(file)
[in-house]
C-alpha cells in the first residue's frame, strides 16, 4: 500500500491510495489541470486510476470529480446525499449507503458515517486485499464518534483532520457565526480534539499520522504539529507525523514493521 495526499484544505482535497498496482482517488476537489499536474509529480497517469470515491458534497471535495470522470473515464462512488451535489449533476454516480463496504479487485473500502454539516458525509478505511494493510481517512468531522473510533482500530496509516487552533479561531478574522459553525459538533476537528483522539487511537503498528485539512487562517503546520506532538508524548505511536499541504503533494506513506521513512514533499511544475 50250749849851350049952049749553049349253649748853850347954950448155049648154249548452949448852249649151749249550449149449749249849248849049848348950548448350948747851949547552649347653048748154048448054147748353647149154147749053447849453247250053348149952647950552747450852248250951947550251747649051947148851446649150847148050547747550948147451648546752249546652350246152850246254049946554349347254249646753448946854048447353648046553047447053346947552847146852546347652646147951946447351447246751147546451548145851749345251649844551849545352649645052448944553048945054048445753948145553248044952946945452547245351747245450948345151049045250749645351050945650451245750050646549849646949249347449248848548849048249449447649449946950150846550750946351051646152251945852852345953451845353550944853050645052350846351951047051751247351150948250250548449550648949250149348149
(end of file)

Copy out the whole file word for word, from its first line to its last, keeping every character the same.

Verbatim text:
[in-house]
C-alpha cells in the first residue's frame, strides 16, 4: 500500500491510495489541470486510476470529480446525499449507503458515517486485499464518534483532520457565526480534539499520522504539529507525523514493521 495526499484544505482535497498496482482517488476537489499536474509529480497517469470515491458534497471535495470522470473515464462512488451535489449533476454516480463496504479487485473500502454539516458525509478505511494493510481517512468531522473510533482500530496509516487552533479561531478574522459553525459538533476537528483522539487511537503498528485539512487562517503546520506532538508524548505511536499541504503533494506513506521513512514533499511544475 50250749849851350049952049749553049349253649748853850347954950448155049648154249548452949448852249649151749249550449149449749249849248849049848348950548448350948747851949547552649347653048748154048448054147748353647149154147749053447849453247250053348149952647950552747450852248250951947550251747649051947148851446649150847148050547747550948147451648546752249546652350246152850246254049946554349347254249646753448946854048447353648046553047447053346947552847146852546347652646147951946447351447246751147546451548145851749345251649844551849545352649645052448944553048945054048445753948145553248044952946945452547245351747245450948345151049045250749645351050945650451245750050646549849646949249347449248848548849048249449447649449946950150846550750946351051646152251945852852345953451845353550944853050645052350846351951047051751247351150948250250548449550648949250149348149